Review: Misty Copeland in the Washington Ballet’s ‘Swan Lake’

April 13, 2015
New York Times

WASHINGTON — The Washington Ballet, founded in 1976 just presented its first full-length “Swan Lake.” This notable fact, however, is not what has gained the production national attention. That would be the casting. At the Kennedy Center here on Thursday and Sunday, the leads of this archetypal classical work were both taken by African-American dancers, one of them an increasingly famous guest star from American Ballet Theater: Misty Copeland.

Brooklyn Mack, in his sixth season with Washington Ballet, was new to the role of Prince Siegfried. It was not quite Ms. Copeland’s first try at the double role of Odette/Odile — that happened last year, on tour with Ballet Theater in Australia — but it was her American debut in the part. (Her New York debut will be on June 24, during Ballet Theater’s season at the Metropolitan Opera House.)

Because it is exceedingly rare — indeed, the Washington Ballet says the casting of two African-Americans in a full-length “Swan Lake” is a first for American ballet — this bucking of stereotypes was dramatic, more dramatic than it should be. The performance I saw on Sunday, alas, had the opposite problem: drama was missing.

The production is admirable in many ways. The properly chivalric sets and costumes, borrowed from Ballet West, are merely adequate, but the Evermay Chamber Orchestra played Tchaikovsky’s great score with vivid distinction. There were sprightly, sparkling performances all through the Washington ranks, particularly in the pas de trois of Acts I and II.

Kirk Peterson’s staging, which he describes in the program as “an attempt at restoration” based on the 1934 Sadler’s Wells version of the 1895 St. Petersburg production, is particularly meritorious. It does not stint on mime, not even for the swan corps, and the clarity of much of that mime is proven by the audience’s laughter. Dramatically cogent, this “Swan Lake” is rich in refurbished dance detail. (Ballet nerds take note: At the end of Odile’s adagio, she grips one of Siegfried’s knees as she balances in arabesque penchée. Have you seen that before?)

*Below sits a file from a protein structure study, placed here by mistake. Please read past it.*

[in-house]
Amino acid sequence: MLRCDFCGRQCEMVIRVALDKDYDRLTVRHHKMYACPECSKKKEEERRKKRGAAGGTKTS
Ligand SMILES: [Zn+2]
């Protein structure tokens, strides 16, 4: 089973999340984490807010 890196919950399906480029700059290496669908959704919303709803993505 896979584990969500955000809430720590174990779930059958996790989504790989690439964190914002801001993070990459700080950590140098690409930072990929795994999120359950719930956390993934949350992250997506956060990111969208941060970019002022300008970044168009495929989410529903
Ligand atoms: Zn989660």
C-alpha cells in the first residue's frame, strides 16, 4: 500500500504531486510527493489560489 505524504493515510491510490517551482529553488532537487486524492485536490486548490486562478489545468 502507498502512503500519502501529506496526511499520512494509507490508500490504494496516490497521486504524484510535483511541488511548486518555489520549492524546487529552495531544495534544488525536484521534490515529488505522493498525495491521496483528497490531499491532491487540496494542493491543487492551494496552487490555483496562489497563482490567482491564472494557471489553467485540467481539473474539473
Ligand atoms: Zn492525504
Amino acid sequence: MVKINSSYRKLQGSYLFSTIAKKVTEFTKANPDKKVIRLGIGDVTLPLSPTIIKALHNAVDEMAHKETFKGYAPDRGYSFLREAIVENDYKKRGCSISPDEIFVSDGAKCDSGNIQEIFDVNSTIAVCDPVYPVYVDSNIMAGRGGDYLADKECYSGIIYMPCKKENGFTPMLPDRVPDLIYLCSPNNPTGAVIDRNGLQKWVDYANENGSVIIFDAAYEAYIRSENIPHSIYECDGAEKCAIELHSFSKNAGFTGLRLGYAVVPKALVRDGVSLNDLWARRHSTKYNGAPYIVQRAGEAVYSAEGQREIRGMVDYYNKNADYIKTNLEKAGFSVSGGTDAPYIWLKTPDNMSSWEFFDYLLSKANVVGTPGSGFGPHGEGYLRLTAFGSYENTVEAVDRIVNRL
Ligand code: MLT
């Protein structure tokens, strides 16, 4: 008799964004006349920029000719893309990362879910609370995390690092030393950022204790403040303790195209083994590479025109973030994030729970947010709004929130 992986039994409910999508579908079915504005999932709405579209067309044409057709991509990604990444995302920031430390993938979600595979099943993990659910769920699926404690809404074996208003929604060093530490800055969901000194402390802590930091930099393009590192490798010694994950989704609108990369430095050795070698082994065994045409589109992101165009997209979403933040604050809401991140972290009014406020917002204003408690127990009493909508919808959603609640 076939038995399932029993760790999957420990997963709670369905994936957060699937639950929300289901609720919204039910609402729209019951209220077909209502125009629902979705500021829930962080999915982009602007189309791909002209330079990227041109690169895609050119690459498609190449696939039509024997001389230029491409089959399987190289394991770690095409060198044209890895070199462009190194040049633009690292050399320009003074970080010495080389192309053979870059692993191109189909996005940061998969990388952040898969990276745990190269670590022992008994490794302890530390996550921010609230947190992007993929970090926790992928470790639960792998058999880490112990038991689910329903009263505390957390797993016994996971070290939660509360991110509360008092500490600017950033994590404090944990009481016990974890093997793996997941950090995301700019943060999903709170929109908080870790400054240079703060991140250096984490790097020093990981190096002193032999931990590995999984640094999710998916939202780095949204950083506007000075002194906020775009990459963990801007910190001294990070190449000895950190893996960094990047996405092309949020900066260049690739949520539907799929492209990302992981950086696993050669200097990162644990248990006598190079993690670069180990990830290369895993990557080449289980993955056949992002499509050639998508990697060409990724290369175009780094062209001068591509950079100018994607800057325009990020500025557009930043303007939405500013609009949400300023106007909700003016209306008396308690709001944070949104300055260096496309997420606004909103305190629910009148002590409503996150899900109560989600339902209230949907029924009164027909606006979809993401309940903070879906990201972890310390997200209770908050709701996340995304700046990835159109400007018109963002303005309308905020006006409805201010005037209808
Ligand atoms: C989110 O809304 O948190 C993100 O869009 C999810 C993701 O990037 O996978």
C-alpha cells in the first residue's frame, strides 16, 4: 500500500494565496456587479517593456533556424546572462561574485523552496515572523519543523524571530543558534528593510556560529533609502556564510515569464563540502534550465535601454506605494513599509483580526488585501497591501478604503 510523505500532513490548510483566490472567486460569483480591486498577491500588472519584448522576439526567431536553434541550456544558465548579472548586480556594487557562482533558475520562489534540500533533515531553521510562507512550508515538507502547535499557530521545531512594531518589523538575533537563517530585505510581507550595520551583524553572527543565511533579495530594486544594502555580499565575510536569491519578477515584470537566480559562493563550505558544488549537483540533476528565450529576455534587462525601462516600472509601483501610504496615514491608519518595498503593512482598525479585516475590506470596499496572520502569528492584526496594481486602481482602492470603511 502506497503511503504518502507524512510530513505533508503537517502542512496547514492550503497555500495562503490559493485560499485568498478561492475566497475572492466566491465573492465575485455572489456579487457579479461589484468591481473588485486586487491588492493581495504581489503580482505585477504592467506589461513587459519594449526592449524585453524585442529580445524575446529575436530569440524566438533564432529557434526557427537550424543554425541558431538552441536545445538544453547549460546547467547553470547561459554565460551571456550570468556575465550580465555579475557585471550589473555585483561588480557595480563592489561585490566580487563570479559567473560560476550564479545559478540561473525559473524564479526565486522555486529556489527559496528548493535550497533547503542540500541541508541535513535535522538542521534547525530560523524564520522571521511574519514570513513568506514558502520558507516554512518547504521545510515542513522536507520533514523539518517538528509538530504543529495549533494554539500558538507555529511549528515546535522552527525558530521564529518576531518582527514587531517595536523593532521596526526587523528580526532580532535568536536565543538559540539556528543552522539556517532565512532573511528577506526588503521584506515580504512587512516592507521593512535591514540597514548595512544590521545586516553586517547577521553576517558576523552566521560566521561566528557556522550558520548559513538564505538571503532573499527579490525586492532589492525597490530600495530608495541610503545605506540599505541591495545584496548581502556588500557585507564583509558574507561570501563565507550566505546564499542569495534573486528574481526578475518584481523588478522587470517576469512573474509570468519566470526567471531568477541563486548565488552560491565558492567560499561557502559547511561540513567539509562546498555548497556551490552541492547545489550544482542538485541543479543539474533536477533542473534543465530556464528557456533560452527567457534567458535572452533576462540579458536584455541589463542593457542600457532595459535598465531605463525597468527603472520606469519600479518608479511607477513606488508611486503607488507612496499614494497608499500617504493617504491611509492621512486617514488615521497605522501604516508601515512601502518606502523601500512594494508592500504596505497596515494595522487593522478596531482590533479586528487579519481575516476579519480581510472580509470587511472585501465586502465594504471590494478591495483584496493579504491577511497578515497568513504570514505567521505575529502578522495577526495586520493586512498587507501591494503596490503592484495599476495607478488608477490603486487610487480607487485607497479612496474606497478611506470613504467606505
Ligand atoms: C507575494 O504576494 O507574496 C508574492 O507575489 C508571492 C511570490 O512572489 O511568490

Mr. Mack, while broad-chested and appealingly easygoing, was less than regal. His big jumps landed with a thud, and his acting was close to blank. He squired Ms. Copeland securely, but there was no chemistry between them.

Her dancing was scrupulous. Although her fouetté turns wandered as if windblown, all of her shapes were beautifully lucid, with a softness borne of strength. This meticulousness, though, remained mechanical. Her Odile wasn’t much of a seductress; her Odette was coldly static, lacking in tragic force.

And so the show was admirable, rather than affecting. Or what was affecting was the overdue advance in colorblind casting rather than the ballet. Mr. Mack and Ms. Copeland have broken barriers. Now we can see whether they can make the roles their own.

Correction: April 16, 2015
A dance review on Tuesday about a performance of “Swan Lake” by the Washington Ballet at the Kennedy Center in Washington, using information from the program, misstated the year the Washington Ballet was founded. It was 1976 — not 1944, which was the year the Washington School of Ballet was founded. The review also referred imprecisely to the casting of two African-Americans in the lead roles. Dance Theater of Harlem used such casting in presenting one act of the ballet in 1980. Thus, while the Washington Ballet says that its casting for a full-length “Swan Lake” is a first for American ballet, this was not the first time two African-Americans were in the lead roles in an American production.